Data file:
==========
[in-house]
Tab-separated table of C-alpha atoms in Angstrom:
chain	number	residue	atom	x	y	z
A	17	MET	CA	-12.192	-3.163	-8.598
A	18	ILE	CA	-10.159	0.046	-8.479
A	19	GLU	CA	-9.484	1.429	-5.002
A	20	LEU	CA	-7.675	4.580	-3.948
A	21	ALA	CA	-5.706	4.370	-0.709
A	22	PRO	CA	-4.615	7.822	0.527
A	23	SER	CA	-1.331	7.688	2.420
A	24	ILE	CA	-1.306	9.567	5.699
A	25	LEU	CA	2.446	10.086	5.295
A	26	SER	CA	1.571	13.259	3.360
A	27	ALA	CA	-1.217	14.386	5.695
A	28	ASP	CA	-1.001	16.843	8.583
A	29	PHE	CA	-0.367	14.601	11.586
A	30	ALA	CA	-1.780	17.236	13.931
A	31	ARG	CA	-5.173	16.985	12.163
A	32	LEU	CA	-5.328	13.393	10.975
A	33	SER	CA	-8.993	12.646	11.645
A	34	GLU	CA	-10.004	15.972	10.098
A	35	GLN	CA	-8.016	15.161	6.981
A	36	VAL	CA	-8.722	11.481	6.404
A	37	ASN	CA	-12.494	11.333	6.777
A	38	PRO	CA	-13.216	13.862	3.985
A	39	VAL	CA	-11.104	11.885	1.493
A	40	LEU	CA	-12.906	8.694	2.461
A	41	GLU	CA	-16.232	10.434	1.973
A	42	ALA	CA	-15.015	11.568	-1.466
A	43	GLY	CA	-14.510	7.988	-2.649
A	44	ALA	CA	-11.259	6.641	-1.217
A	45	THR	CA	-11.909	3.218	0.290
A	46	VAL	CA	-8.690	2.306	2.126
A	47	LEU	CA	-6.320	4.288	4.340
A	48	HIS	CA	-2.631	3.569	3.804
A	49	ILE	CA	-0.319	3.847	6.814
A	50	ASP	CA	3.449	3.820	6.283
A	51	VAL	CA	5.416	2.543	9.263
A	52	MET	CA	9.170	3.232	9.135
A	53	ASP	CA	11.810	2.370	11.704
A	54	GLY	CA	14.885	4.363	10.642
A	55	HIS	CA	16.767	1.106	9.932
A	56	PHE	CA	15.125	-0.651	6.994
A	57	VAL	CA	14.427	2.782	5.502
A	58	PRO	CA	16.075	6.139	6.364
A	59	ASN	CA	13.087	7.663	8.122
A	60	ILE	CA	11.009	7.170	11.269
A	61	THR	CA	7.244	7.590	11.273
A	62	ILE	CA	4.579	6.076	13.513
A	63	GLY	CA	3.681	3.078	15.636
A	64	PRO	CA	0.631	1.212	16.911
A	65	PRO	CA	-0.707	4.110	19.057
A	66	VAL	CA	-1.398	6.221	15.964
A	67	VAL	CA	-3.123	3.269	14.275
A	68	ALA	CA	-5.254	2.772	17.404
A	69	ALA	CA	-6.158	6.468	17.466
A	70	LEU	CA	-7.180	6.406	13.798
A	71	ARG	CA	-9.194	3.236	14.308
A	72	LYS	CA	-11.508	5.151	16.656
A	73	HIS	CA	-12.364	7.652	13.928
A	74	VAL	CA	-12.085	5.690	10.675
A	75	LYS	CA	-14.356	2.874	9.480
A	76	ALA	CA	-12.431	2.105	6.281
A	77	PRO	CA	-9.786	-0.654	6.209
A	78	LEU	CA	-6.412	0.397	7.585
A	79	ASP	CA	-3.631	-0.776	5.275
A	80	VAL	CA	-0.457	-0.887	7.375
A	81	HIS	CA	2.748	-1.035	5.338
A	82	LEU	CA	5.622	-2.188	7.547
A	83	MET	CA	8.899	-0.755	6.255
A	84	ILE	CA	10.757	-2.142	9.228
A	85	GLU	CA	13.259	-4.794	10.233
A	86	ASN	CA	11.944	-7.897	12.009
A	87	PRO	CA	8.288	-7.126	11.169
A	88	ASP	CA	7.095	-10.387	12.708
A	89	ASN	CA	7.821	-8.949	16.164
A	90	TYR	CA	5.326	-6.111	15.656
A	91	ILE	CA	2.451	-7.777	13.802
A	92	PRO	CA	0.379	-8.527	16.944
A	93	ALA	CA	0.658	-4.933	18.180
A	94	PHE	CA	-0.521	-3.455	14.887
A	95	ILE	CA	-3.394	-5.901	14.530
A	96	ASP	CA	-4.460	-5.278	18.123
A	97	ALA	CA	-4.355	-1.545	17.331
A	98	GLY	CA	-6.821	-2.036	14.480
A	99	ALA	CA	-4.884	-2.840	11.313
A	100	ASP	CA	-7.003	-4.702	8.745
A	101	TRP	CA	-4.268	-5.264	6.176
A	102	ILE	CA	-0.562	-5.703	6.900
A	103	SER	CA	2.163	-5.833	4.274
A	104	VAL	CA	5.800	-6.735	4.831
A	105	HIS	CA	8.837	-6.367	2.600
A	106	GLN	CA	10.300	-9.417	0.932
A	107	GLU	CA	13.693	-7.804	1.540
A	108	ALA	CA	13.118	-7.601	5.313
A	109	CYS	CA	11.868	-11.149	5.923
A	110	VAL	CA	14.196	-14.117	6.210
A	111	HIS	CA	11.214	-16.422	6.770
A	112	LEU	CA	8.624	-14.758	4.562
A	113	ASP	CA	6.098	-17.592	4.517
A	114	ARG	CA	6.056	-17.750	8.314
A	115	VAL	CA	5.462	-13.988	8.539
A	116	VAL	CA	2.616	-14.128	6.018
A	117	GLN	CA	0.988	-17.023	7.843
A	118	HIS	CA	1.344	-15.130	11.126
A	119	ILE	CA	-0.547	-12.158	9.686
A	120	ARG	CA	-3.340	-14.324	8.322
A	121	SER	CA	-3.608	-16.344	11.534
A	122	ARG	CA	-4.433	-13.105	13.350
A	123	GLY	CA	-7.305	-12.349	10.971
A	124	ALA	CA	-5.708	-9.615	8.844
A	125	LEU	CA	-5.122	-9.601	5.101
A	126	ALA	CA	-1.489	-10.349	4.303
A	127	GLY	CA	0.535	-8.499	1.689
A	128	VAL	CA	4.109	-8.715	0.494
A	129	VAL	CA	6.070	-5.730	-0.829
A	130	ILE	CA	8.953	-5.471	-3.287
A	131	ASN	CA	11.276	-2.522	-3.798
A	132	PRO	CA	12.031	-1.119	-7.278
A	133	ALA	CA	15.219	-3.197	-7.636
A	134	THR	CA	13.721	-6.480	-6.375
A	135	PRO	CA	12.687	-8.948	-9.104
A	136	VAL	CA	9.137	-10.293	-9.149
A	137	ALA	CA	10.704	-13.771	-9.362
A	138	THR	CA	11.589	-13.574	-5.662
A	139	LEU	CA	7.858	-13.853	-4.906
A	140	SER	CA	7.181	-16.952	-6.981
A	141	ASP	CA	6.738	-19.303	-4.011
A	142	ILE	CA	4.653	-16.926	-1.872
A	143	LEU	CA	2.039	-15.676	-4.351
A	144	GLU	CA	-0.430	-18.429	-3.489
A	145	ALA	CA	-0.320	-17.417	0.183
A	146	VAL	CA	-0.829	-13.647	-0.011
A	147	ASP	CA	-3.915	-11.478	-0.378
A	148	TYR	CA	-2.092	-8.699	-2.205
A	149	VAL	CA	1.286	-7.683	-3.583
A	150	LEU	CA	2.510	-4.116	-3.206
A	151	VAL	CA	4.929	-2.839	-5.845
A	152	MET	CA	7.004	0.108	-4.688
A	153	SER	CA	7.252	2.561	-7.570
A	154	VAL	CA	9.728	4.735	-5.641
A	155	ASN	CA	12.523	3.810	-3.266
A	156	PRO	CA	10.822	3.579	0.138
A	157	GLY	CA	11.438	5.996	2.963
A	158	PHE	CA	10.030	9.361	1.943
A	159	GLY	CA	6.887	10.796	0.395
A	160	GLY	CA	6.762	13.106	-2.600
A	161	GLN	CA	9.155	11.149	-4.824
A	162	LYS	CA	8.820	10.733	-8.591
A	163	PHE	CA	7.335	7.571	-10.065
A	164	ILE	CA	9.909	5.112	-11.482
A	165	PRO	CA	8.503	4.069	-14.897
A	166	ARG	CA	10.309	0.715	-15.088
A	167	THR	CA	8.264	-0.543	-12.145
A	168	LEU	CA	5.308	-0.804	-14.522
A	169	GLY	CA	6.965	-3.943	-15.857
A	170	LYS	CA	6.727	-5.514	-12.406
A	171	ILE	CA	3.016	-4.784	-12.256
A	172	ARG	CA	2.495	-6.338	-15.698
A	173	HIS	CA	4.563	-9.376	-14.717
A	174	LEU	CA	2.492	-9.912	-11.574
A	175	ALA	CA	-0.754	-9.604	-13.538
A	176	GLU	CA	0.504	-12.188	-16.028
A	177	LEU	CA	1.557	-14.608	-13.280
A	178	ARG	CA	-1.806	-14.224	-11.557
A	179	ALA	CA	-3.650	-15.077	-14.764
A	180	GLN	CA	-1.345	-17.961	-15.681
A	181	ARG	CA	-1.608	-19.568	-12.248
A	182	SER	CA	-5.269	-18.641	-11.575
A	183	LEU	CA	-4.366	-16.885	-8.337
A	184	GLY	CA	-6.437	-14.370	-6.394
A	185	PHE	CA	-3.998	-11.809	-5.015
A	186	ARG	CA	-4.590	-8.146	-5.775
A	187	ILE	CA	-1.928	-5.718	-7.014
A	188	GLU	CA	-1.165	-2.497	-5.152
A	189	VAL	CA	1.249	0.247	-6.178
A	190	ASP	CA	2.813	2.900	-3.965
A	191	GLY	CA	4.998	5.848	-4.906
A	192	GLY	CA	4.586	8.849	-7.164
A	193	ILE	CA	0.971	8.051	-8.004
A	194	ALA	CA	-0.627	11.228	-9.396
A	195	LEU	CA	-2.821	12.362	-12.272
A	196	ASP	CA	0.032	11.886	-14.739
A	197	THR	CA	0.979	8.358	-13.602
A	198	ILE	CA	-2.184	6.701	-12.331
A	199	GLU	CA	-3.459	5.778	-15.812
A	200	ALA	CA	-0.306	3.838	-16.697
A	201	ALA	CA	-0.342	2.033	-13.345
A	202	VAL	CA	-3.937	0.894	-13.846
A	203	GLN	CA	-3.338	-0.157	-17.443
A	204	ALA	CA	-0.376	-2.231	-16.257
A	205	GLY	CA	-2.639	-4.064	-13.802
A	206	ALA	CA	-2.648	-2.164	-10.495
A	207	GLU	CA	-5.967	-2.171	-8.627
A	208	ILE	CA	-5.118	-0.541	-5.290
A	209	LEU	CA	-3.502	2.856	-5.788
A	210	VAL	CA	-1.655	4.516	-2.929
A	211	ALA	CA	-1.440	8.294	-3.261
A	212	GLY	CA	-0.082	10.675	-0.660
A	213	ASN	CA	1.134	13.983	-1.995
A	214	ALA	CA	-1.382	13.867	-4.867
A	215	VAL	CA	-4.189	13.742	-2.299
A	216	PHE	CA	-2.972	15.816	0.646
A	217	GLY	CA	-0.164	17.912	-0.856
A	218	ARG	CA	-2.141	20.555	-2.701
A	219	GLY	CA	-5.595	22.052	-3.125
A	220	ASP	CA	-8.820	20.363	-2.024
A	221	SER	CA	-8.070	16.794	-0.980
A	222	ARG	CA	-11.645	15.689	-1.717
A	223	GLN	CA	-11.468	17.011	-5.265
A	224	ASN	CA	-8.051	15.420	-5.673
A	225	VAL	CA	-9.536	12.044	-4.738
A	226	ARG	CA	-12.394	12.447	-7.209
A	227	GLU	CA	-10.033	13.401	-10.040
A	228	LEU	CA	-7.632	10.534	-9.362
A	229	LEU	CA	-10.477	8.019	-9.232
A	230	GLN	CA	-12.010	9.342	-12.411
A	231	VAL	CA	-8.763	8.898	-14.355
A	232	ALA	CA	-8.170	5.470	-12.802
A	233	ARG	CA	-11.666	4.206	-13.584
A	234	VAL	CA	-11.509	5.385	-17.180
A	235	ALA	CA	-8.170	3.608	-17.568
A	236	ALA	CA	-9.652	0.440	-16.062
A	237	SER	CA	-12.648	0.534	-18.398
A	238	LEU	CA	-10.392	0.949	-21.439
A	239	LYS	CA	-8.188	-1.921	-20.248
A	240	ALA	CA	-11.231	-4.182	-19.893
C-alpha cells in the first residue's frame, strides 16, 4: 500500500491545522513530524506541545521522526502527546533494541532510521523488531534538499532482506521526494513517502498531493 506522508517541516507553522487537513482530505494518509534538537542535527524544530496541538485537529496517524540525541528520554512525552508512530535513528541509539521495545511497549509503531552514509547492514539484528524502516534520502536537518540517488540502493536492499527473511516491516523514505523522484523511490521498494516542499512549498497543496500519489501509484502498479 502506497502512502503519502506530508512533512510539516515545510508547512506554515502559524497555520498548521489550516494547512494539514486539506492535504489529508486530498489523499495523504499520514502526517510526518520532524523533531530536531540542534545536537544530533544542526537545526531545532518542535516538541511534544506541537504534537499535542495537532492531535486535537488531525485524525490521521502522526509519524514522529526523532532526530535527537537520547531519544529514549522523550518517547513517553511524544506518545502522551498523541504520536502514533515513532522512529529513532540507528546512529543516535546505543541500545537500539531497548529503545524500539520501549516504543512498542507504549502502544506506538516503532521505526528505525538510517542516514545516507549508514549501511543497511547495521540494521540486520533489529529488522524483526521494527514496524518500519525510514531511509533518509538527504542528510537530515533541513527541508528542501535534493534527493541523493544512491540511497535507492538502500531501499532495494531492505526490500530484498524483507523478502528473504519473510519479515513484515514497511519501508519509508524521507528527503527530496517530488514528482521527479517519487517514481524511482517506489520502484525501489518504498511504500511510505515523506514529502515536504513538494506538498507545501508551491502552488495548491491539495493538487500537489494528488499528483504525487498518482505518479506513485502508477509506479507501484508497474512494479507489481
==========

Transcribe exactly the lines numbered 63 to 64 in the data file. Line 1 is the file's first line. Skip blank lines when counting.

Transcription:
A	76	ALA	CA	-12.431	2.105	6.281
A	77	PRO	CA	-9.786	-0.654	6.209